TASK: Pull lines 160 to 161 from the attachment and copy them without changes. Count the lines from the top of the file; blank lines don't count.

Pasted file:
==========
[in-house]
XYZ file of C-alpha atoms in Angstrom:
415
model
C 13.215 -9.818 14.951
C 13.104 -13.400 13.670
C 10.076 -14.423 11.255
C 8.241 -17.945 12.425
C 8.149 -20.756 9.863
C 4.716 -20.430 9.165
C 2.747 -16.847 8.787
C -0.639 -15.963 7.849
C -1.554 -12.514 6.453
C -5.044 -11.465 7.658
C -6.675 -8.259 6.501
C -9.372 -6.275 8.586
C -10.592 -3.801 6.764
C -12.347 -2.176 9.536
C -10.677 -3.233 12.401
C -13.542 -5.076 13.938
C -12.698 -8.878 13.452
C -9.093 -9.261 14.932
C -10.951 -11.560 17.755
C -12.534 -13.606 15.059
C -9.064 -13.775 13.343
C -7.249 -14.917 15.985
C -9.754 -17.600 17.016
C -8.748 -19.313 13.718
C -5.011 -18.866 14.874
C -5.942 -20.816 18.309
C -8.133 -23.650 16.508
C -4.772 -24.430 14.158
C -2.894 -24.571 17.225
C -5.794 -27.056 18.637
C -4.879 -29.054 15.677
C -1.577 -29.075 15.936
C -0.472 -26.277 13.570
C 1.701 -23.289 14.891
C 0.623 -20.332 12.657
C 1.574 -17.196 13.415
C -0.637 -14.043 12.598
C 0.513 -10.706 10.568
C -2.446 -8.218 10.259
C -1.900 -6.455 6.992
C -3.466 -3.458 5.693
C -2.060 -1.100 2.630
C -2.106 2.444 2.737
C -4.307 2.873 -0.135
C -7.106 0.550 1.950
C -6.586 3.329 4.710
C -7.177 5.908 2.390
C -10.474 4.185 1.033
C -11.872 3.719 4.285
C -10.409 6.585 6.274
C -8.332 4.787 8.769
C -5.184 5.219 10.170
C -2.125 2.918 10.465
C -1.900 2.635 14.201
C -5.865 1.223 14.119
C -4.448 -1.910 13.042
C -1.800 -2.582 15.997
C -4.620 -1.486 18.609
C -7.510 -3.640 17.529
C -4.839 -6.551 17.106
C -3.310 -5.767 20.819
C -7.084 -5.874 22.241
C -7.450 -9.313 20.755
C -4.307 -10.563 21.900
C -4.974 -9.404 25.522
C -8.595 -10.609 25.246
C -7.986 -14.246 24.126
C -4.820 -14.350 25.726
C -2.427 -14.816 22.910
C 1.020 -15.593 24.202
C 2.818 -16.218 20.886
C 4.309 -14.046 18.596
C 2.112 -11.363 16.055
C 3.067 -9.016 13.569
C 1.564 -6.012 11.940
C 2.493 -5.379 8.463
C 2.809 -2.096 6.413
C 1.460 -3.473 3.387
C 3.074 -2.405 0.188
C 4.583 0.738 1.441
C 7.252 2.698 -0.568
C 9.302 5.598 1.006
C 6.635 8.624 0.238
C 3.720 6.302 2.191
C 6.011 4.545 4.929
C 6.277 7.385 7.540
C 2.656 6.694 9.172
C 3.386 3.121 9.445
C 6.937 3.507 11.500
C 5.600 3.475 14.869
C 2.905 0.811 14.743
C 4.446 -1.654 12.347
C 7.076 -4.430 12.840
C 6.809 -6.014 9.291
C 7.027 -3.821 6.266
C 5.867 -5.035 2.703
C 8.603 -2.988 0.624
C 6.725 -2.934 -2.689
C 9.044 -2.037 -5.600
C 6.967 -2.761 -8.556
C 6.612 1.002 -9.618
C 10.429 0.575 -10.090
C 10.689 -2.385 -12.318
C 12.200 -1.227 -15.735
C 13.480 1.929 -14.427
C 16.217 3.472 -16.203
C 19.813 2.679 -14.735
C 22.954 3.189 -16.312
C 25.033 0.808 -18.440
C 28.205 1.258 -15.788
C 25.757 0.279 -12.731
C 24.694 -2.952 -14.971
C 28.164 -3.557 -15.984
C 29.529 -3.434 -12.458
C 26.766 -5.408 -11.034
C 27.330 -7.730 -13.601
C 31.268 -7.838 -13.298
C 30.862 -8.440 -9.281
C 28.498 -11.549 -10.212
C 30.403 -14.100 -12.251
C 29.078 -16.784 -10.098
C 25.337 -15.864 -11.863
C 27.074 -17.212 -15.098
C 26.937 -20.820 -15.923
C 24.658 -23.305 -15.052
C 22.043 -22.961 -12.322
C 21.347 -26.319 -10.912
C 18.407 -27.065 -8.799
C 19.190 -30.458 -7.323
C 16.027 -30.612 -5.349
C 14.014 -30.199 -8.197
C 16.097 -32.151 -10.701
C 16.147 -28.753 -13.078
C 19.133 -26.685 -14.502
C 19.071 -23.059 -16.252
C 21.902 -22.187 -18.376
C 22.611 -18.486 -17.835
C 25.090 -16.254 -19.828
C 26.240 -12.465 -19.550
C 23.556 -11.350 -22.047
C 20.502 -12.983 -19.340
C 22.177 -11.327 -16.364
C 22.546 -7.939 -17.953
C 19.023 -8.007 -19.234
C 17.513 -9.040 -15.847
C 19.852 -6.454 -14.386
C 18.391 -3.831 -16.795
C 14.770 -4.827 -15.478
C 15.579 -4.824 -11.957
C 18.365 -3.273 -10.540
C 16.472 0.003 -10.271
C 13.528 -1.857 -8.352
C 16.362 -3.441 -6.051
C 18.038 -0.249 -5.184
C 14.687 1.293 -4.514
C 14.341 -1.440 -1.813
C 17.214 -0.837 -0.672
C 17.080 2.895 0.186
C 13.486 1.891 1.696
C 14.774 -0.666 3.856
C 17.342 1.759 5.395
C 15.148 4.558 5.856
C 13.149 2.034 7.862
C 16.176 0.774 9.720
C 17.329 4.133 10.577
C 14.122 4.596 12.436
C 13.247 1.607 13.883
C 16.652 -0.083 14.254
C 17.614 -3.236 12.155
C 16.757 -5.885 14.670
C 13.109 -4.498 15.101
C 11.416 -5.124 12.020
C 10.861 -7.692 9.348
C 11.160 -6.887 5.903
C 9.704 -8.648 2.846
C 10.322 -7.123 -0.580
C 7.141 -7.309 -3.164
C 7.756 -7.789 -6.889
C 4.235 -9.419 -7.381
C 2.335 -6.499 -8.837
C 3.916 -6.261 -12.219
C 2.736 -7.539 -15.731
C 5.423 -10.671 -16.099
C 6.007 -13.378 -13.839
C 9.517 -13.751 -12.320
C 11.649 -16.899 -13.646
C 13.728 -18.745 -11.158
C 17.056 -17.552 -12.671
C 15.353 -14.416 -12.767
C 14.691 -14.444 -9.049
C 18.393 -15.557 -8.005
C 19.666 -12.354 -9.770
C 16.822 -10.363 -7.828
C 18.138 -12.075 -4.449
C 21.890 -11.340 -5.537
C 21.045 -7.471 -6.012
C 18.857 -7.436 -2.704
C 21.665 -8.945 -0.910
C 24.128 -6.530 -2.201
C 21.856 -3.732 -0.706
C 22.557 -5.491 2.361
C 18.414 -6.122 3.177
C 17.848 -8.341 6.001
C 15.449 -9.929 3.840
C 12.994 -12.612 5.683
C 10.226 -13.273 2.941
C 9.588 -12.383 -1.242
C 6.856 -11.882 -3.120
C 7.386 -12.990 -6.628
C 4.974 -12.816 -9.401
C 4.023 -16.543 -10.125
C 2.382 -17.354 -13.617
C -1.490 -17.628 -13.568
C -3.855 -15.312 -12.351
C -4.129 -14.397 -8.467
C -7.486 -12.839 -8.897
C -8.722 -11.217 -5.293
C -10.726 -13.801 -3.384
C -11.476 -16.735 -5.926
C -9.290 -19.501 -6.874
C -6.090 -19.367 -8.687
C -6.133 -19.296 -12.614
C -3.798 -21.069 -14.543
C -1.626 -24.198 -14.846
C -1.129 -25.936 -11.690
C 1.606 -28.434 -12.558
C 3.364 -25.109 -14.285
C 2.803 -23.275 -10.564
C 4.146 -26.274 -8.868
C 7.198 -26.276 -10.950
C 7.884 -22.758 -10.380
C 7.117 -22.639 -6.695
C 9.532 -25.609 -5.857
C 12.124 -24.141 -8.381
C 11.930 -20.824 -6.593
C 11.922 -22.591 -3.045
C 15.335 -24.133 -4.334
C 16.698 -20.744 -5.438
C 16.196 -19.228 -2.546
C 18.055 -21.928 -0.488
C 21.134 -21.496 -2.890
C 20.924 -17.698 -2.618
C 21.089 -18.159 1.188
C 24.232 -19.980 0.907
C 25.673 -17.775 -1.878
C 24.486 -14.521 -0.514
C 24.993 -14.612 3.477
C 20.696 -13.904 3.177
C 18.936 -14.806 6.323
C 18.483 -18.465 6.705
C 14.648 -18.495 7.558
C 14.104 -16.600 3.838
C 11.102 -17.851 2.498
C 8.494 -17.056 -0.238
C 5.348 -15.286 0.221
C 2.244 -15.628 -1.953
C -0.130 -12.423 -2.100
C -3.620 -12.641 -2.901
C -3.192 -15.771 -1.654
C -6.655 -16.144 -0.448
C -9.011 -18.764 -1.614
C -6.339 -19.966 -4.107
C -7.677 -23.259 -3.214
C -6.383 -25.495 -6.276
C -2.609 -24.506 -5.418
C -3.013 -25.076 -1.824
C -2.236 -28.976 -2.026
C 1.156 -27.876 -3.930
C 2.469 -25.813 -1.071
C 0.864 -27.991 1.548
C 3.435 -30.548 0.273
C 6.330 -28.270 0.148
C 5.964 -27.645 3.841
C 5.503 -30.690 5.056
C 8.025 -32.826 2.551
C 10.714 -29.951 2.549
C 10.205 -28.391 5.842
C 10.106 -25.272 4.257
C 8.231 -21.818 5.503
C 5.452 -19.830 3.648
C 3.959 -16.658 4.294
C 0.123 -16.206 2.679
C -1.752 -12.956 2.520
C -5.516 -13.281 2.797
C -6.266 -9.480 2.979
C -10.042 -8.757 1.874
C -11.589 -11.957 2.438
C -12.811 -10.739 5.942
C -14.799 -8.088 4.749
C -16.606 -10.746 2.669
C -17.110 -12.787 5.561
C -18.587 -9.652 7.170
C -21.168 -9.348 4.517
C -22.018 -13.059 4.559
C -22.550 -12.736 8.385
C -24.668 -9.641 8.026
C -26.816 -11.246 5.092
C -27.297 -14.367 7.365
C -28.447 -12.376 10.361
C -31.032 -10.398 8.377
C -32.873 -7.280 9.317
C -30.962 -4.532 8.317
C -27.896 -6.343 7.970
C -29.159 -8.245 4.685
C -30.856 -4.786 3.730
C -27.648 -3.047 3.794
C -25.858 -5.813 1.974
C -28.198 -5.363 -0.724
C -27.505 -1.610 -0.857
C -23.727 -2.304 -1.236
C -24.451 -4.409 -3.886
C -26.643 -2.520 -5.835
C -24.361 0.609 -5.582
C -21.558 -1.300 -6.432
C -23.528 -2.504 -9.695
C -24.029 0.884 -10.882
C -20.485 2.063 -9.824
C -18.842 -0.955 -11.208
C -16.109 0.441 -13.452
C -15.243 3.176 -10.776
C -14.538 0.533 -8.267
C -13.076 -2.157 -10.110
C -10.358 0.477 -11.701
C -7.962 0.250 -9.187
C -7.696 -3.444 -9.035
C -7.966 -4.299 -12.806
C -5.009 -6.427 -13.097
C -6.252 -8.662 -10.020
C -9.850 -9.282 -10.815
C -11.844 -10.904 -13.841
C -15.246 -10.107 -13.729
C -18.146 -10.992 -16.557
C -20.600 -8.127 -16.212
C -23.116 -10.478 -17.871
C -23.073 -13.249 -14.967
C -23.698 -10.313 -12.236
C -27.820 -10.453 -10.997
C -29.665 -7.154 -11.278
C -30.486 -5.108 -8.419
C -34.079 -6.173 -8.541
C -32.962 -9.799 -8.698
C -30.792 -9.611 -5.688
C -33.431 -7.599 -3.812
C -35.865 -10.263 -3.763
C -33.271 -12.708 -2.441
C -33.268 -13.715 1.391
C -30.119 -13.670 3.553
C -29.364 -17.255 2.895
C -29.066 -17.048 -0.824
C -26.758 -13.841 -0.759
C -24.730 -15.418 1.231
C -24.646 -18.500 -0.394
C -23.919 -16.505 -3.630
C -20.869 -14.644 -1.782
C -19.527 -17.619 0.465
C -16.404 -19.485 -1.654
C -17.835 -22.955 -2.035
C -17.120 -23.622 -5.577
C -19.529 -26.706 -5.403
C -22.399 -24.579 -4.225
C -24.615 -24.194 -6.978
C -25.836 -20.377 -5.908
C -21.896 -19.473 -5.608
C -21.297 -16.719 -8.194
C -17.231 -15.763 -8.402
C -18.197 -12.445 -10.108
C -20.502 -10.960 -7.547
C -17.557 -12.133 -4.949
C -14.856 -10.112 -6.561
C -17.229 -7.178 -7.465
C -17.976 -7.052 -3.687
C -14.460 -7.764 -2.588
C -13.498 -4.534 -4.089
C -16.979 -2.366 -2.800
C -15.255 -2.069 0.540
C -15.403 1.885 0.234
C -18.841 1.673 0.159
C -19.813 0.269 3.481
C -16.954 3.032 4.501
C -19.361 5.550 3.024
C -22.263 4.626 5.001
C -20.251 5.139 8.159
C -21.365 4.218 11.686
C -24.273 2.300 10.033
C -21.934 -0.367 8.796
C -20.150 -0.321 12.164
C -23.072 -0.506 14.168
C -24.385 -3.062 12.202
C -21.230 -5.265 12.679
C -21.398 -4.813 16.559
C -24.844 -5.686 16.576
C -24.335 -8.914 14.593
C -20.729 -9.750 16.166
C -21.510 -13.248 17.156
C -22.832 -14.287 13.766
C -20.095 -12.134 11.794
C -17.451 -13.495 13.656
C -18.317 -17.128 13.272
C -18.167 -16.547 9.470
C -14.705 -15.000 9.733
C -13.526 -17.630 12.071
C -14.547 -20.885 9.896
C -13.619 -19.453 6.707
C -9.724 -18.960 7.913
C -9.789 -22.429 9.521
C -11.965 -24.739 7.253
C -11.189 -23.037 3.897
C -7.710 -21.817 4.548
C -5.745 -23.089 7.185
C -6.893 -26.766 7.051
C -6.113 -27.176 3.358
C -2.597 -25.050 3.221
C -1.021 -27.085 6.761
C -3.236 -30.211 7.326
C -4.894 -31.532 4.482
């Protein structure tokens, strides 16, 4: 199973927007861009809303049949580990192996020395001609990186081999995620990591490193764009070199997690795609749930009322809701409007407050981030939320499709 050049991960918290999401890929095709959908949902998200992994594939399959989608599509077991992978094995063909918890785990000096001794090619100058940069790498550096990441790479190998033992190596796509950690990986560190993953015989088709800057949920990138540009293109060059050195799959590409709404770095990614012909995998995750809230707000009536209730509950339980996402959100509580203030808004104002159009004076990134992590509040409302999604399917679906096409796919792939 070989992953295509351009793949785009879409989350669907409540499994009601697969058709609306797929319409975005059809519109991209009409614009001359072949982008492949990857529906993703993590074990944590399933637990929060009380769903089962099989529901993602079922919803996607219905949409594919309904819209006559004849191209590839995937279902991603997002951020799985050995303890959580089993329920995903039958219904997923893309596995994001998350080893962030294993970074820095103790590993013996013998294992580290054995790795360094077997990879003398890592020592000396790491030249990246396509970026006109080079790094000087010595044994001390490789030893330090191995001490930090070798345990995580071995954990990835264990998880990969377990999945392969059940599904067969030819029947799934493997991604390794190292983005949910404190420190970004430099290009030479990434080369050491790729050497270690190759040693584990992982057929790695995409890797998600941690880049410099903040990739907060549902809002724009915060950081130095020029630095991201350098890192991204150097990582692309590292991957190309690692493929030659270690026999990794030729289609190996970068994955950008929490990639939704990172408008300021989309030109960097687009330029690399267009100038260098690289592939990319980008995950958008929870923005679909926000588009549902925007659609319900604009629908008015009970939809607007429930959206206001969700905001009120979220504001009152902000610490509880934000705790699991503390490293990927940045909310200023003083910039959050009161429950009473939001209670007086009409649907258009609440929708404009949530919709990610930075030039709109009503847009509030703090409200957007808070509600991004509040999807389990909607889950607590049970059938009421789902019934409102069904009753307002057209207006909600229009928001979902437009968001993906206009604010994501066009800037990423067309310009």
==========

C 14.341 -1.440 -1.813
C 17.214 -0.837 -0.672